Theatre magick: Aleister Crowley and "The Rites of Eleusis"

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Title

Theatre magick: Aleister Crowley and "The Rites of Eleusis"

Description

In October and November of 1910 seven one-act plays were produced at Caxton Hall, Westminster, London, under the collective title The Rites of Eleusis . These public productions were as much an experiment in audience and performer psychology as they were an exotic entertainment. Written, produced and directed by leading cast member Aleister Crowley, The Rites of Eleusis attempted to present a contemporary interpretation of an ancient myth in order to reignite the role and importance of mysticism in modern society. Through exposing the audience to a variety of sensory stimuli such as incense, rhythmic music, dance, and poetry, it attempted to create within the audience itself an altered state of consciousness which would make them co-celebrants within the performance/ritual. As Crowley stated in the original broadsheet advertisements for the productions, the Rites were intended "to illustrate the magical methods followed by a mystic society which seeks for illumination by ecstasy." But Crowley intended much more: he hoped the audience would not merely view an "illustration," but experience an actual state of "ecstasy." This experiment to recreate not only the "performer-priests" of antiquity but to include the audience as a part of the production foreshadowed the later work of theatre anthropologists and theorists such as Richard Schechner, and serves to illustrate one of the first attempts in the twentieth century to consciously create a psychological connection between theatrical and religious practice within the western hegemonic society.

A close reading of the first Rite demonstrates that there are specific occult motivations for every artistic decision reflected in the actual productions. Thus, the position in which performers are discovered at the opening of a rite is not merely an aesthetic choice, but is also reflective of specific criteria established by qabalistic, astrological, or other occult requirements. The costumes and properties used within the Rites were also dictated by deeper symbolism.

The appearance of performativity in a religious or worshipful context is repetitive throughout history, and time after time it is spirituality that gives birth to the drama, rather than spirituality evolving from a performative context.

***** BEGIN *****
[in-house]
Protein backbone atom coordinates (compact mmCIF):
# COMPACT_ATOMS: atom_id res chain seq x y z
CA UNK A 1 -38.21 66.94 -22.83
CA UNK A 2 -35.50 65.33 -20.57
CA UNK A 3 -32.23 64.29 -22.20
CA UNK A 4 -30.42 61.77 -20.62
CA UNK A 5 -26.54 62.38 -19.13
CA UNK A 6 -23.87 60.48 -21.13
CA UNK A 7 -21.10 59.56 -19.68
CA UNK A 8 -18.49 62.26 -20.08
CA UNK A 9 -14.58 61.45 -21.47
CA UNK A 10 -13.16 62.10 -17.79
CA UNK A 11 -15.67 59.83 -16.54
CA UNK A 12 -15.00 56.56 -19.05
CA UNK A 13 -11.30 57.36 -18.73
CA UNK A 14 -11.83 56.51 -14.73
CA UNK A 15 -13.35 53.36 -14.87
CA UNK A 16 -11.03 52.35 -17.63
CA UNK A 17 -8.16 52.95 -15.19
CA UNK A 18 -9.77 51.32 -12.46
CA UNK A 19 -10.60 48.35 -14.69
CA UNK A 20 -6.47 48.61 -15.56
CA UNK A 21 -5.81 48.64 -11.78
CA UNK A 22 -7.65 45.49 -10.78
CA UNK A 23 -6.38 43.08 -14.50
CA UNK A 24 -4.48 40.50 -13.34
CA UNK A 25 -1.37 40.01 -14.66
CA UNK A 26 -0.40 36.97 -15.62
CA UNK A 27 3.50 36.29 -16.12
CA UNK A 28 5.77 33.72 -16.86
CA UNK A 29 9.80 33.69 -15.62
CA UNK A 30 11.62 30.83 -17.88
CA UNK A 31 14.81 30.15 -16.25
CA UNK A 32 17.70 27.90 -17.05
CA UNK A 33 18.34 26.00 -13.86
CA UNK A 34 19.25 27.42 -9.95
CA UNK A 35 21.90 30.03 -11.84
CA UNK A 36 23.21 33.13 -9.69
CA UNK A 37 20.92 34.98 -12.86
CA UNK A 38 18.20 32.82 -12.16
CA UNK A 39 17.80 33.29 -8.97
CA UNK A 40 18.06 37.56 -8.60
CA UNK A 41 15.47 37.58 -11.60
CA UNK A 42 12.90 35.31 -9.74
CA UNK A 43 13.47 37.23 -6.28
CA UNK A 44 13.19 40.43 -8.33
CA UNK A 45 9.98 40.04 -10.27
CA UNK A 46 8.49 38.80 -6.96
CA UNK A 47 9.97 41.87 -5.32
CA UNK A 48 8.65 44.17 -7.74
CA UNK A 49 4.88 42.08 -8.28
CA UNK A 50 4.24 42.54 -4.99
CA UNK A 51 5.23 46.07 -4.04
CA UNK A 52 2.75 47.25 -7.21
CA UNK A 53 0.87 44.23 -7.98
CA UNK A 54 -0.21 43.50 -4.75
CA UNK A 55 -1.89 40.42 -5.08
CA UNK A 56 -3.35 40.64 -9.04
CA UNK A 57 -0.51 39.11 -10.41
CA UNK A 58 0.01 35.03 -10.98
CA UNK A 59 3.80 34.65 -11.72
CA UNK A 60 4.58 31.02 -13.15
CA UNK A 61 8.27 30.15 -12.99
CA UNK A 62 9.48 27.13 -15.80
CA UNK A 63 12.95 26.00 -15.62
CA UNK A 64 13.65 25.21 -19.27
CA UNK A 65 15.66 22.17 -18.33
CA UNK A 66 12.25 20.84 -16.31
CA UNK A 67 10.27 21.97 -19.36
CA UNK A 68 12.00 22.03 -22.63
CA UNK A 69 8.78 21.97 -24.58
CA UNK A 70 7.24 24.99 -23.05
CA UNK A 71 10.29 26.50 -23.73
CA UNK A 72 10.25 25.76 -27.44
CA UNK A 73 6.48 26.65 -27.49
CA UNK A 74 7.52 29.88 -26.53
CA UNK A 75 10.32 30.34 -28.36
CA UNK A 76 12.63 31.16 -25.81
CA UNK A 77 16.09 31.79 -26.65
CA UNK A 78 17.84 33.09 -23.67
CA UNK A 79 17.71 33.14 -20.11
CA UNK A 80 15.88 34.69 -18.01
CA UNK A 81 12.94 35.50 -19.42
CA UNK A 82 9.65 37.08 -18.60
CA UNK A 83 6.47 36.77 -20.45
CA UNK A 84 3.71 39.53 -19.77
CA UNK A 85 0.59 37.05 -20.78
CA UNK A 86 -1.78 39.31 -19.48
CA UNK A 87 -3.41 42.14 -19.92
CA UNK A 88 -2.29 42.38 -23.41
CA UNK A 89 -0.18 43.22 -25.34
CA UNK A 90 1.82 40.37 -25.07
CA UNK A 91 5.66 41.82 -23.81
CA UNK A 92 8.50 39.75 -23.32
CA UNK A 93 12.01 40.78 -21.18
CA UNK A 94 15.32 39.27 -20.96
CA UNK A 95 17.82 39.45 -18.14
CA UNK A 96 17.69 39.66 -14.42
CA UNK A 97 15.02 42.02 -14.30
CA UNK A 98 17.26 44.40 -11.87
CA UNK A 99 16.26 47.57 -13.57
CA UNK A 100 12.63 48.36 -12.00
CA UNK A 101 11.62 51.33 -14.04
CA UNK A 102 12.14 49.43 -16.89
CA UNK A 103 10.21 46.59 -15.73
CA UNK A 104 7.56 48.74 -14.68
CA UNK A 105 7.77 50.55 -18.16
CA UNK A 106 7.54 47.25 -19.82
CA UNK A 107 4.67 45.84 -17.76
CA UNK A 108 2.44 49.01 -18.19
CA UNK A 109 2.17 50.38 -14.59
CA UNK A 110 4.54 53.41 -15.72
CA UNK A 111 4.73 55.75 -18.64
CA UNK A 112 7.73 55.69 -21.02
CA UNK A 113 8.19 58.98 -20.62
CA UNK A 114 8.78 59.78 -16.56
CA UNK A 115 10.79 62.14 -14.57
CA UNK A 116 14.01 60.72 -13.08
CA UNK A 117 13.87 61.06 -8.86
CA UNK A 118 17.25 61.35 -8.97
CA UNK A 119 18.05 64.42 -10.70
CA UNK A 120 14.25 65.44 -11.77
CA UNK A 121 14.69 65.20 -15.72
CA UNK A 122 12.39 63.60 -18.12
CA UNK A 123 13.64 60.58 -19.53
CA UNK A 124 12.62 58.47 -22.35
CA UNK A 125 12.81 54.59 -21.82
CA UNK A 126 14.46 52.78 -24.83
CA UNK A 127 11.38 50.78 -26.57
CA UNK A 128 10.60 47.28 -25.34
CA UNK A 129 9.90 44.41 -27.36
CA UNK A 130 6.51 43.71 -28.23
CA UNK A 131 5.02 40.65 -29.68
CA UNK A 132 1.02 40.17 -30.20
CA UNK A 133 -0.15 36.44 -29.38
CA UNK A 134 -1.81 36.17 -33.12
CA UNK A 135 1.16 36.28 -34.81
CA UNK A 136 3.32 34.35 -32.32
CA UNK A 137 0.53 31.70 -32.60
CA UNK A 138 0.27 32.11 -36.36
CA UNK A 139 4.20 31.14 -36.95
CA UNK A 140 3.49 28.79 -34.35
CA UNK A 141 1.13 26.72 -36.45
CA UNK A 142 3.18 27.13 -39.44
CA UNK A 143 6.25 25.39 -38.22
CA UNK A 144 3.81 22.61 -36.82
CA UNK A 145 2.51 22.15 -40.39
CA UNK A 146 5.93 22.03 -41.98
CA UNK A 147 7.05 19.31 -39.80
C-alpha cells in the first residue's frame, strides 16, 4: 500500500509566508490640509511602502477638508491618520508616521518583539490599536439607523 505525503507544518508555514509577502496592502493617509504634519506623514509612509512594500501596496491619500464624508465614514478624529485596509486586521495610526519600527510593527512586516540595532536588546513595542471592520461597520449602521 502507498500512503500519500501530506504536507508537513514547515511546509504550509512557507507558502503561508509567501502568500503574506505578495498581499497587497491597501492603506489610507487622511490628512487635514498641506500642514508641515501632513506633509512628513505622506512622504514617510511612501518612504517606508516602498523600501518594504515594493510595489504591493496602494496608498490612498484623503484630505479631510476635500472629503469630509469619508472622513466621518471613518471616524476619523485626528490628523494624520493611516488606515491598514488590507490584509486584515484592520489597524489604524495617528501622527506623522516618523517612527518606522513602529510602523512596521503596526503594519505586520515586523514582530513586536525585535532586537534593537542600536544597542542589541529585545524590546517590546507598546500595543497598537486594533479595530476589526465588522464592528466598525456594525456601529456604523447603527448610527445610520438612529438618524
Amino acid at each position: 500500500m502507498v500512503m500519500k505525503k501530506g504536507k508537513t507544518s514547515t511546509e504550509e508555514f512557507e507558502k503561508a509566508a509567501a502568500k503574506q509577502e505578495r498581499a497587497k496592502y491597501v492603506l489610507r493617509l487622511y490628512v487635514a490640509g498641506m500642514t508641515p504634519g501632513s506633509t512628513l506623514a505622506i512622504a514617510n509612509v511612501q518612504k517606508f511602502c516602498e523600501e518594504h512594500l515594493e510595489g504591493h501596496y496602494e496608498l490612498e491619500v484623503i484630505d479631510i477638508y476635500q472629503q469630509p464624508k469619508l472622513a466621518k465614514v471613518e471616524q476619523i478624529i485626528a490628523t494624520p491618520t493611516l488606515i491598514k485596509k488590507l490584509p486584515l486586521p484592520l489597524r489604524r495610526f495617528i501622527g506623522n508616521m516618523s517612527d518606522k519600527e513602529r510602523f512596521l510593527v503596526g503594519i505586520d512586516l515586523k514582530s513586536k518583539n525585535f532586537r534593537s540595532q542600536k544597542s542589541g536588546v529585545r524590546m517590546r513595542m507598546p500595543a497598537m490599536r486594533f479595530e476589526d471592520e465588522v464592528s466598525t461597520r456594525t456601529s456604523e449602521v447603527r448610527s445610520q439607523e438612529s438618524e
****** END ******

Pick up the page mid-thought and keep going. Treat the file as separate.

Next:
Creator

Tupman, Tracy W.

Source

ProQuest Dissertations and Theses, from http://search.proquest.com/docview/305320892

Publisher

UMI Dissertations Publishing

Date

2019-07-17

Contributor

UMI Dissertations Publishing

Rights

Copyrighted by author.

Relation

ProQuest Dissertations and Theses, from http://search.proquest.com/docview/305320892

Format

PDF

Language

English

Type

PhD Dissertation

Text Item Type Metadata

Text

In October and November of 1910 seven one-act plays were produced at Caxton Hall, Westminster, London, under the collective title The Rites of Eleusis . These public productions were as much an experiment in audience and performer psychology as they were an exotic entertainment. Written, produced and directed by leading cast member Aleister Crowley, The Rites of Eleusis attempted to present a contemporary interpretation of an ancient myth in order to reignite the role and importance of mysticism in modern society. Through exposing the audience to a variety of sensory stimuli such as incense, rhythmic music, dance, and poetry, it attempted to create within the audience itself an altered state of consciousness which would make them co-celebrants within the performance/ritual. As Crowley stated in the original broadsheet advertisements for the productions, the Rites were intended "to illustrate the magical methods followed by a mystic society which seeks for illumination by ecstasy." But Crowley intended much more: he hoped the audience would not merely view an "illustration," but experience an actual state of "ecstasy." This experiment to recreate not only the "performer-priests" of antiquity but to include the audience as a part of the production foreshadowed the later work of theatre anthropologists and theorists such as Richard Schechner, and serves to illustrate one of the first attempts in the twentieth century to consciously create a psychological connection between theatrical and religious practice within the western hegemonic society.

A close reading of the first Rite demonstrates that there are specific occult motivations for every artistic decision reflected in the actual productions. Thus, the position in which performers are discovered at the opening of a rite is not merely an aesthetic choice, but is also reflective of specific criteria established by qabalistic, astrological, or other occult requirements. The costumes and properties used within the Rites were also dictated by deeper symbolism.

The appearance of performativity in a religious or worshipful context is repetitive throughout history, and time after time it is spirituality that gives birth to the drama, rather than spirituality evolving from a performative context.

Original Format

Paper

Files

http://www.johnlcrow.com/archive/files/original/da3988137e8d1d1dba9fd94a589f3911.pdf

Citation

Tupman, Tracy W., “Theatre magick: Aleister Crowley and "The Rites of Eleusis",” John L. Crow's Akashic Archive, accessed July 17, 2019, http://archive.johnlcrow.com/items/show/70.

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